Jovia lives with her mother. She is responsible for carrying water, caring for children and caring for animals. Her mother is employed as a farmer.
As part of Compassion's ministry, Jovia participates in church activities, Bible class and choir. She is also in primary school where her performance is average. Singing, telling stories and playing with dolls are her favorite activities.
Because of your sponsorship, Jovia will have new opportunities to learn and grow physically, mentally, and spiritually. Thank you for your concern and prayers.
Jovia lives on the plains of Wakayamba, home to approximately 12,000 residents. Typical houses are constructed of dirt floors, mud walls and corrugated iron roofs. The primary ethnic group is Bantu and the most commonly spoken language is Luganda.
The regional diet consists of beans, bananas, chicken, cassava, beef, rice, sweet potatoes and potatoes. Common health problems in this area are eye infections, malaria, skin diseases, measles, the flu, coughs and wounds. Most adults in Wakayamba are employed as farmers and earn the equivalent of $50 per month. This community needs better roads, recreational facilities, textbooks and affordable education.
Your sponsorship allows the staff of Wakayamba Child Development Center to provide Jovia with Bible teaching, medical exams, sports, skills training, field trips, educational classes, career guidance and recreational activities. The center staff will also provide health seminars, business skills training and meetings for the parents or guardians of Jovia.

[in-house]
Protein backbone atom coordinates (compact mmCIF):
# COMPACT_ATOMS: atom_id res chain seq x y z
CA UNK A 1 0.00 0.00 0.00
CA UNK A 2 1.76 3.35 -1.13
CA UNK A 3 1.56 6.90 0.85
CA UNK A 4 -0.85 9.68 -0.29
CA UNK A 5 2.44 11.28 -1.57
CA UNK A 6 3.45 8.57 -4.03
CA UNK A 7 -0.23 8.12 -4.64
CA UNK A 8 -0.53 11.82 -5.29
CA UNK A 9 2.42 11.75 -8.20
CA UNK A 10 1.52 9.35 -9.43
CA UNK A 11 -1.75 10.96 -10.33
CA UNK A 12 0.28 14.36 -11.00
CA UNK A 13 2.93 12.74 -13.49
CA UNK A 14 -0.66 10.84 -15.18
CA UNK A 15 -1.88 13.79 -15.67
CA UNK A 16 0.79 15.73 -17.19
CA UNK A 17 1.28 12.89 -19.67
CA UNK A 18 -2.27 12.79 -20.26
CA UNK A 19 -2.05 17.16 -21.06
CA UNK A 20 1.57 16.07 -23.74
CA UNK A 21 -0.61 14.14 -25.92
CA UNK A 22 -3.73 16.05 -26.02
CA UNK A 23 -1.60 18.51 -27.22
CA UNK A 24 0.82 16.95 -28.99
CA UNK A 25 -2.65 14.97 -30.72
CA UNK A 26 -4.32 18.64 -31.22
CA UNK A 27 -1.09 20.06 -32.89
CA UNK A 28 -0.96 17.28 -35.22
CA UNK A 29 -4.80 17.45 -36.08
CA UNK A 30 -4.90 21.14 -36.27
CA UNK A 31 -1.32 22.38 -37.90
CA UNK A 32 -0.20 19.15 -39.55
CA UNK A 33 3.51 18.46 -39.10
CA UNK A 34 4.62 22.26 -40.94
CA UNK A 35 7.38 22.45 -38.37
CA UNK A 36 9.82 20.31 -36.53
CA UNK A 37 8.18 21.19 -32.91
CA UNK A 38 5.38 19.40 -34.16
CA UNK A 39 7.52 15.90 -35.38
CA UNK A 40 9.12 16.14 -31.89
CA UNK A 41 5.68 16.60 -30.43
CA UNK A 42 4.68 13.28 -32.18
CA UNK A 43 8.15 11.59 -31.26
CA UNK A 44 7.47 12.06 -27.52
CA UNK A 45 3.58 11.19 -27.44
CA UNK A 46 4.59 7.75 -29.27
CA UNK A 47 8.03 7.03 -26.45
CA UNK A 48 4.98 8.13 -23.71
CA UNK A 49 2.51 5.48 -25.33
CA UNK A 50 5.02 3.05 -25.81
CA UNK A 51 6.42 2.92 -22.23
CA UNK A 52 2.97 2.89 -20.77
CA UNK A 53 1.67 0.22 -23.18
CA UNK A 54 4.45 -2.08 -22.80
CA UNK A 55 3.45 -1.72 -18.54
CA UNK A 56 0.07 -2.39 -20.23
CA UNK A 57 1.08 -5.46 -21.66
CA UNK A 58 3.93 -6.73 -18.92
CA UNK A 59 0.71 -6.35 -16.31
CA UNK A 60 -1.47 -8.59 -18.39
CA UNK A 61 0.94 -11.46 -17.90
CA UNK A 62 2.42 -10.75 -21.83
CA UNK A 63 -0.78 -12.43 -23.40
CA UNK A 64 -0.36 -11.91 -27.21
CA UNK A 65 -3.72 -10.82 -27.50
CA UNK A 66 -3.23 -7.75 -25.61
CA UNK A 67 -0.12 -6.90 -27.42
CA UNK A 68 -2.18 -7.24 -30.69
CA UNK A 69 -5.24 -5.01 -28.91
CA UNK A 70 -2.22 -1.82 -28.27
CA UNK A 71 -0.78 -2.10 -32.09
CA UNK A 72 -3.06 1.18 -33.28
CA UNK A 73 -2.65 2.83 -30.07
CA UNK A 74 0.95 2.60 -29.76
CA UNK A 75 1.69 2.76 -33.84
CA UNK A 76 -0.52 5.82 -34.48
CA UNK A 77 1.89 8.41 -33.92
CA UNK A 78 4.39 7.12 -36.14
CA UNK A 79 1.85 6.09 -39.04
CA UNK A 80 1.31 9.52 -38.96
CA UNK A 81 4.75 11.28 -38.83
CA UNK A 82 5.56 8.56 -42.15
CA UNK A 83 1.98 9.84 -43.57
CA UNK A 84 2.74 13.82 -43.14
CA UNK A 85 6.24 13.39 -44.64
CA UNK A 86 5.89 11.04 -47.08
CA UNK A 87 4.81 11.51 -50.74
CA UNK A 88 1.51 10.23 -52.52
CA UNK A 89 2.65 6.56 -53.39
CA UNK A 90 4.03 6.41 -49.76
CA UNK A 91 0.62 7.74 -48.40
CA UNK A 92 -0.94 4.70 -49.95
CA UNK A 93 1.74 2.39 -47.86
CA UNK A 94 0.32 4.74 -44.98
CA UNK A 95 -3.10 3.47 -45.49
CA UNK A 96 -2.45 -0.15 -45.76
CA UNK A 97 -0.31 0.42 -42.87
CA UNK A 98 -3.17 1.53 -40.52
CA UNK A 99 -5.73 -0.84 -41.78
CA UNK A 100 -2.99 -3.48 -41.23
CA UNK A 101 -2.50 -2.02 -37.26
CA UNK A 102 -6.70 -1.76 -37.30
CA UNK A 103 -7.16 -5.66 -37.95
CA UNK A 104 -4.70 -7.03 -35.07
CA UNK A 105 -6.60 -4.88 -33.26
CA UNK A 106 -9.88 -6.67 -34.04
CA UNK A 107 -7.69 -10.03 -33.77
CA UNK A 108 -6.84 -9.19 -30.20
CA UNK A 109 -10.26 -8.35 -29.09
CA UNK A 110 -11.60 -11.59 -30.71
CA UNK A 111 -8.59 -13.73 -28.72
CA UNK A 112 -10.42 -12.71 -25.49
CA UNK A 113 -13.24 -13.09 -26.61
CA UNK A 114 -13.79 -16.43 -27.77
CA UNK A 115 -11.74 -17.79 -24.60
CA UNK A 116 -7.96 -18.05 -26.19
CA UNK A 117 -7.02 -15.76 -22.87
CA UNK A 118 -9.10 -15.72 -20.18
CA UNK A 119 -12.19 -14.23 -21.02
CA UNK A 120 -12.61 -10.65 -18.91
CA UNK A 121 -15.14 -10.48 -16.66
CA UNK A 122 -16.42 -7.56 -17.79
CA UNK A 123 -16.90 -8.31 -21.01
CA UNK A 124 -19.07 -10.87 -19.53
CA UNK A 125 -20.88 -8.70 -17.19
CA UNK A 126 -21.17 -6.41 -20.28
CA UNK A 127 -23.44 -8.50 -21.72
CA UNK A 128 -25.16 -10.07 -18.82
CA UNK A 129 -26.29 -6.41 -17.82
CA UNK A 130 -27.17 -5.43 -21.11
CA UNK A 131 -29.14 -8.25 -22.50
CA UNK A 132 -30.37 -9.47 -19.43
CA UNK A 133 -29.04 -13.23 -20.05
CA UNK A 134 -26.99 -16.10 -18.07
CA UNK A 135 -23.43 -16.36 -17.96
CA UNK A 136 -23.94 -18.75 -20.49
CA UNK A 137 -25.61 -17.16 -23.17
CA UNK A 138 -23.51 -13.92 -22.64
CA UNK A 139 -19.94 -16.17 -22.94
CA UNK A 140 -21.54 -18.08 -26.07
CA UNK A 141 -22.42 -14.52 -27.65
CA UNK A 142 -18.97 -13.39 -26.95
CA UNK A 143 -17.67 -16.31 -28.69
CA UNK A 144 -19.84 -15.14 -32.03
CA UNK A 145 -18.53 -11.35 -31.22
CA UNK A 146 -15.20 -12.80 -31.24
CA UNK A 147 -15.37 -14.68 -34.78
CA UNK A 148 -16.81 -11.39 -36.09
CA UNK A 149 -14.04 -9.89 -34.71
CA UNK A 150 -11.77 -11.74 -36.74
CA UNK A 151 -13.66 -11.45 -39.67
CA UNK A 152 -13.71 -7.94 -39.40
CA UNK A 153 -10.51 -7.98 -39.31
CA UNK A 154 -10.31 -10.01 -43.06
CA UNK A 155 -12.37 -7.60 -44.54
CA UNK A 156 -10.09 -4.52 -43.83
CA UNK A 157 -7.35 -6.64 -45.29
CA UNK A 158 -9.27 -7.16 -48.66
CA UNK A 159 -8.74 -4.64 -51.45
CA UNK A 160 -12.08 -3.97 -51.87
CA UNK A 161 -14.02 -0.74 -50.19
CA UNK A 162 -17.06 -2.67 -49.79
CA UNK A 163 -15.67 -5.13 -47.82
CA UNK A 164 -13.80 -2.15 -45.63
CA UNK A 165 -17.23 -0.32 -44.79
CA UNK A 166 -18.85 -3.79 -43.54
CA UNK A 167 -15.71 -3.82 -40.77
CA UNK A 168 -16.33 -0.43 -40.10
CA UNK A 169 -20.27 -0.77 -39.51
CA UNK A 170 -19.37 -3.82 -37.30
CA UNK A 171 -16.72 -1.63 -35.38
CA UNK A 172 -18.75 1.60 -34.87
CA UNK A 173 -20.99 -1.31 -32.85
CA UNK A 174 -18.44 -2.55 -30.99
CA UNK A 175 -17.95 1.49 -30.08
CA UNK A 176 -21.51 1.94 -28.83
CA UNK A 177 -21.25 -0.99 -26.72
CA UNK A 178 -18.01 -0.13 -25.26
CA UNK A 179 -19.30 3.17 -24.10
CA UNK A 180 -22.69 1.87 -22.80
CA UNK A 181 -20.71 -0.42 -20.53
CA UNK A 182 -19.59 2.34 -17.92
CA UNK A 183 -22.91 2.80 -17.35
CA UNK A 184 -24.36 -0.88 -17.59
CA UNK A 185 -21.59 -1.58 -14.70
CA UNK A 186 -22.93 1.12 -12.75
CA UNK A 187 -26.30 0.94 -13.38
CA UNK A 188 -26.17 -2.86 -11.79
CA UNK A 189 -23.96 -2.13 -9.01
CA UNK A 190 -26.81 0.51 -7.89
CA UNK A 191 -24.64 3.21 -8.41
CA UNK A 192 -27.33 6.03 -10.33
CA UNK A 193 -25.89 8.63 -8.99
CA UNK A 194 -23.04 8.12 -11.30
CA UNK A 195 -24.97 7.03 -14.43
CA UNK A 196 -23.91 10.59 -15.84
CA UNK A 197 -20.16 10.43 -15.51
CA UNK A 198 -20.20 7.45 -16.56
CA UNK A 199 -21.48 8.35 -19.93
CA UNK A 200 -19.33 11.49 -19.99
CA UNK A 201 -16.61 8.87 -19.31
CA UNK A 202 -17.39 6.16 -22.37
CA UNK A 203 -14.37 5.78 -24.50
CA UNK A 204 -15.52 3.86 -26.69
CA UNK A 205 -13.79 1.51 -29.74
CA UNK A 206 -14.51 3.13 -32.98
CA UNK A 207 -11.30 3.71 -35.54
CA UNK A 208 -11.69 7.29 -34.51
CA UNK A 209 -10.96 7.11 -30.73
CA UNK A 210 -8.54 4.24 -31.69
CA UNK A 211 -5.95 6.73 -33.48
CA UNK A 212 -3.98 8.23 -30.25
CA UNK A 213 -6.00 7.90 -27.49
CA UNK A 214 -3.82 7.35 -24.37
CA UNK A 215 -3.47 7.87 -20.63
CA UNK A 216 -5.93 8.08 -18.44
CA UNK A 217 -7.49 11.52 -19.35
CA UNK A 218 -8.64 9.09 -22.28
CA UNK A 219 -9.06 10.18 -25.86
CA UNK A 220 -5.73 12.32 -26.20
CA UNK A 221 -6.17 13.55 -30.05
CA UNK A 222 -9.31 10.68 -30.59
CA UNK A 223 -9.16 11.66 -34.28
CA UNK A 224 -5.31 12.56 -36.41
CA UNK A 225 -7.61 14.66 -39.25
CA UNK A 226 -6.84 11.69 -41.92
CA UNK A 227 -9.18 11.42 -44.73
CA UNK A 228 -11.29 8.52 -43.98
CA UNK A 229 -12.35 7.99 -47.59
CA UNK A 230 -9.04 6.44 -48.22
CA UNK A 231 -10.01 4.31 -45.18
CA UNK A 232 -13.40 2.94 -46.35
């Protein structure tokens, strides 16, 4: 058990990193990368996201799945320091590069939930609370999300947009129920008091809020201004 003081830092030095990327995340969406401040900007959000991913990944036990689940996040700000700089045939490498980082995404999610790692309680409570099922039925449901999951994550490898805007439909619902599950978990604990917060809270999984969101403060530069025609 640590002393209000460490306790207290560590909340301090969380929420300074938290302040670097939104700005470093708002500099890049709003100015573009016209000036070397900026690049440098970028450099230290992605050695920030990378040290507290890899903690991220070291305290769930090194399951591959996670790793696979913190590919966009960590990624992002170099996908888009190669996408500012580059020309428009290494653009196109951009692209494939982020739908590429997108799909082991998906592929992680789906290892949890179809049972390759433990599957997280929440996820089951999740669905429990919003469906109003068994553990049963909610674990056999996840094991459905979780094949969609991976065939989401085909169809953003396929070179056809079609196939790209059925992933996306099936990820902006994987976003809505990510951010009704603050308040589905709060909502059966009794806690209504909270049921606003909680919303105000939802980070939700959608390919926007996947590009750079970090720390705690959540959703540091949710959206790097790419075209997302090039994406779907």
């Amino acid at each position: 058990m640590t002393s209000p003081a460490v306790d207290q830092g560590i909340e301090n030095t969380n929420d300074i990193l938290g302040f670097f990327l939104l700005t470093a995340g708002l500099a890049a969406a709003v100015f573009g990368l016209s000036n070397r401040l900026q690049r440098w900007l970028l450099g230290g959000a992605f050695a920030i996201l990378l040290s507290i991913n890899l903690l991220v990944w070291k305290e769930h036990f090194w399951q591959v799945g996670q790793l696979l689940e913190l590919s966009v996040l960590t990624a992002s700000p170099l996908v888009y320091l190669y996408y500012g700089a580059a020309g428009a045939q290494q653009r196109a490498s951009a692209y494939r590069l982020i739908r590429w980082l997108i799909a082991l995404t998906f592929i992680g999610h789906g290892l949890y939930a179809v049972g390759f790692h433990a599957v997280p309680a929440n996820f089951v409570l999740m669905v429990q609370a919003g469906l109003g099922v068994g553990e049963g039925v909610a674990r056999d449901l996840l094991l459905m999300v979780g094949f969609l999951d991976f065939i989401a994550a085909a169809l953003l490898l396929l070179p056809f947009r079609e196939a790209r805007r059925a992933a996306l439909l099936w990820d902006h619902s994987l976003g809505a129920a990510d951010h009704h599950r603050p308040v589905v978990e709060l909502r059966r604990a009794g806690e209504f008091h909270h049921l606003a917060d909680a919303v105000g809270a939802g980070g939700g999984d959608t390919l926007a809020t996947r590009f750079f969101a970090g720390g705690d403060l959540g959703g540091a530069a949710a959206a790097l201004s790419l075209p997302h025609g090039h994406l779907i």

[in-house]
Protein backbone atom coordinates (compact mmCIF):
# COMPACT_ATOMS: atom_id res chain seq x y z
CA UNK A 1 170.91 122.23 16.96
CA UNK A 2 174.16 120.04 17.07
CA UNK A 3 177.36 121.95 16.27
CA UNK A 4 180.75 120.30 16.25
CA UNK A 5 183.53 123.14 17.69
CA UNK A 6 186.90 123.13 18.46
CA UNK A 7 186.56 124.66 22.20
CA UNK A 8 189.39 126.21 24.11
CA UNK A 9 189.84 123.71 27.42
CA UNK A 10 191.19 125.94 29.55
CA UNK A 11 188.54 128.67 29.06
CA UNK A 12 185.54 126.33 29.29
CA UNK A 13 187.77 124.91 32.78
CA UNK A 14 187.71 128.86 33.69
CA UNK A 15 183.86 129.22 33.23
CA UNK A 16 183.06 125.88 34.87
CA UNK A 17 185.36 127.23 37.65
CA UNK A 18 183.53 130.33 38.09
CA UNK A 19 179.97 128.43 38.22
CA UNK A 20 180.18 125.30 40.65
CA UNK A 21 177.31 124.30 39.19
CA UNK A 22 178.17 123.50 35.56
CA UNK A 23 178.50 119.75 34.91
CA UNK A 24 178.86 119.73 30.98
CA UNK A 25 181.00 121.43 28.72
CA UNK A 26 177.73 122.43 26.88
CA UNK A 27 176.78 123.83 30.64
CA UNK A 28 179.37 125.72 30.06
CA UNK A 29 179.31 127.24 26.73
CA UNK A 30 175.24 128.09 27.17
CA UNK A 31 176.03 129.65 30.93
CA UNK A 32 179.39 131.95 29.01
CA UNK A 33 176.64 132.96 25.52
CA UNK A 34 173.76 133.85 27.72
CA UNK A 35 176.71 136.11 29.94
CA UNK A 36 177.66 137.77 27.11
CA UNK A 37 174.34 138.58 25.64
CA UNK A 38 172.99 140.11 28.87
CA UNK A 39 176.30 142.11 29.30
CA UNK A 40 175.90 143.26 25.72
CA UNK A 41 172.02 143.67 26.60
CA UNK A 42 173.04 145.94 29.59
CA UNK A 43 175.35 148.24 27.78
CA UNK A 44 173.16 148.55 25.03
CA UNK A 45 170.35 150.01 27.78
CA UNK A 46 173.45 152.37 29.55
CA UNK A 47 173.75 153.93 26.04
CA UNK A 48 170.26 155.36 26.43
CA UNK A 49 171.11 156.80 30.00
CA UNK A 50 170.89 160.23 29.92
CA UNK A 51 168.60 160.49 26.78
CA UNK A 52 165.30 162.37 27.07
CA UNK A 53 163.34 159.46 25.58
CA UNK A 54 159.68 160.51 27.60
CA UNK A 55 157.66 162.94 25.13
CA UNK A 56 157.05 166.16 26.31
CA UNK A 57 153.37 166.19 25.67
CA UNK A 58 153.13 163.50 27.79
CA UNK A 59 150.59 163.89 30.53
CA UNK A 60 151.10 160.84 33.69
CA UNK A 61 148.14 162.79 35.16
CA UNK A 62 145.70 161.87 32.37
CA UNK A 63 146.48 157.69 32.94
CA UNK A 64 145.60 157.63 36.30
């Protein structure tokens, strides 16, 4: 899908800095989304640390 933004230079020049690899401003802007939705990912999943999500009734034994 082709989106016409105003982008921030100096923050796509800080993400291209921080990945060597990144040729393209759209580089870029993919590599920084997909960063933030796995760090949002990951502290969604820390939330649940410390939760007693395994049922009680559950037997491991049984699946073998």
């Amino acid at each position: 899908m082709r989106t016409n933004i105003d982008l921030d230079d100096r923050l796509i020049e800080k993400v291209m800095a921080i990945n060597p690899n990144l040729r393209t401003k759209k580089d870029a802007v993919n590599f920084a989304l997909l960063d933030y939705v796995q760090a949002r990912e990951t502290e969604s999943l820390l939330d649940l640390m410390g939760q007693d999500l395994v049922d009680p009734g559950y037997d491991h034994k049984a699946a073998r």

Straddling the equator, Uganda has a diverse terrain with plains, forests, lakes, swamps and mountains. Much of the south is forested and most of the north is grassland. The country's high altitude moderates the tropical climate. The population is largely rural; its density is highest in the south.
Uganda is made up of a hodgepodge of African natives where no one ethnic group dominates. Forty-two percent of Ugandans are Protestant, almost another forty-two percent are Catholic, and about twelve percent are Muslim. English is the official language and other languages, such as Luganda, are used for small-scale commerce. Sub-Saharan Africa, where Uganda lies, bears the heaviest burden of the AIDS epidemic. In this region approximately 22 million children and adults are living with HIV/AIDS; approximately 940,000 of these are Ugandan.
By the fifteenth century, the Buganda kingdom ruled much of what is now central Uganda. European explorers entered the area in 1862. Following civil war, a British protectorate took control in 1896. Independence movements of the 1950s came to fruition in 1962 when Uganda was granted self-rule. In 1971, army commander Idi Amin took control through a coup, looting the country and killing an estimated 300,000 during an eight-year reign of terror. An invasion by the Tanzanian army in 1979 overthrew Amin and the country went through a period of instability where governments arose and were overthrown. In 1986, Yoweri Museveni and his National Resistance Army took over the leadership after a brief war; he is the current leader. Since then, Uganda's economy has strengthened and the government has remained stable but the 1990s have seen a rise in insurgency in the north.
Map of Uganda
Child's Location: West of Luwero